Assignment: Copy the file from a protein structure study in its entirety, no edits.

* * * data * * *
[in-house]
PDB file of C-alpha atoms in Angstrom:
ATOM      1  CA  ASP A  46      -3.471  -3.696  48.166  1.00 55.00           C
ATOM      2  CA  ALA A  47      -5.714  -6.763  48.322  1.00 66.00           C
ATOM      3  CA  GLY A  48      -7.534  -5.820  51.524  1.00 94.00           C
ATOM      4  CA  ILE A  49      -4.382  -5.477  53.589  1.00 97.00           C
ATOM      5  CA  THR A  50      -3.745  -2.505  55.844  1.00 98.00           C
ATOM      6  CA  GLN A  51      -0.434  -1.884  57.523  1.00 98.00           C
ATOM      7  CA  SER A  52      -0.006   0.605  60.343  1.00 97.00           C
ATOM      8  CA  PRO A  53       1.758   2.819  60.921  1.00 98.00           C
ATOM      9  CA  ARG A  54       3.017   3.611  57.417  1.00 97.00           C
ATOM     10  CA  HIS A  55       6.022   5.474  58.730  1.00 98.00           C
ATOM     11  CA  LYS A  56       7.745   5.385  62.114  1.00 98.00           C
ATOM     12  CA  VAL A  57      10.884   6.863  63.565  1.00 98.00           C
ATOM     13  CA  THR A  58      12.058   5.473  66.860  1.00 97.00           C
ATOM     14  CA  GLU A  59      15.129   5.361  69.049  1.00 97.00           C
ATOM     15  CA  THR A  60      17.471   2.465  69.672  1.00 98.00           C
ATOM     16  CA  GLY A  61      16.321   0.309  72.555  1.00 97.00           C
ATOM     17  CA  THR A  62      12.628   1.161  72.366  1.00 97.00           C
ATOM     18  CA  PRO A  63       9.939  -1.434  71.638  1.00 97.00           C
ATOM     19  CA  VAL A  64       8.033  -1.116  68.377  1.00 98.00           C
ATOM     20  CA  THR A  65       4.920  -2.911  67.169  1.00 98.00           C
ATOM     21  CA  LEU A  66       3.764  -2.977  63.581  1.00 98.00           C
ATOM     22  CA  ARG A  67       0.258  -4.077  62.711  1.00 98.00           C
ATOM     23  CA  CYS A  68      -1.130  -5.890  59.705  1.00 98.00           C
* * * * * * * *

[in-house]
PDB file of C-alpha atoms in Angstrom:
ATOM      1  CA  ASP A  46      -3.471  -3.696  48.166  1.00 55.00           C
ATOM      2  CA  ALA A  47      -5.714  -6.763  48.322  1.00 66.00           C
ATOM      3  CA  GLY A  48      -7.534  -5.820  51.524  1.00 94.00           C
ATOM      4  CA  ILE A  49      -4.382  -5.477  53.589  1.00 97.00           C
ATOM      5  CA  THR A  50      -3.745  -2.505  55.844  1.00 98.00           C
ATOM      6  CA  GLN A  51      -0.434  -1.884  57.523  1.00 98.00           C
ATOM      7  CA  SER A  52      -0.006   0.605  60.343  1.00 97.00           C
ATOM      8  CA  PRO A  53       1.758   2.819  60.921  1.00 98.00           C
ATOM      9  CA  ARG A  54       3.017   3.611  57.417  1.00 97.00           C
ATOM     10  CA  HIS A  55       6.022   5.474  58.730  1.00 98.00           C
ATOM     11  CA  LYS A  56       7.745   5.385  62.114  1.00 98.00           C
ATOM     12  CA  VAL A  57      10.884   6.863  63.565  1.00 98.00           C
ATOM     13  CA  THR A  58      12.058   5.473  66.860  1.00 97.00           C
ATOM     14  CA  GLU A  59      15.129   5.361  69.049  1.00 97.00           C
ATOM     15  CA  THR A  60      17.471   2.465  69.672  1.00 98.00           C
ATOM     16  CA  GLY A  61      16.321   0.309  72.555  1.00 97.00           C
ATOM     17  CA  THR A  62      12.628   1.161  72.366  1.00 97.00           C
ATOM     18  CA  PRO A  63       9.939  -1.434  71.638  1.00 97.00           C
ATOM     19  CA  VAL A  64       8.033  -1.116  68.377  1.00 98.00           C
ATOM     20  CA  THR A  65       4.920  -2.911  67.169  1.00 98.00           C
ATOM     21  CA  LEU A  66       3.764  -2.977  63.581  1.00 98.00           C
ATOM     22  CA  ARG A  67       0.258  -4.077  62.711  1.00 98.00           C
ATOM     23  CA  CYS A  68      -1.130  -5.890  59.705  1.00 98.00           C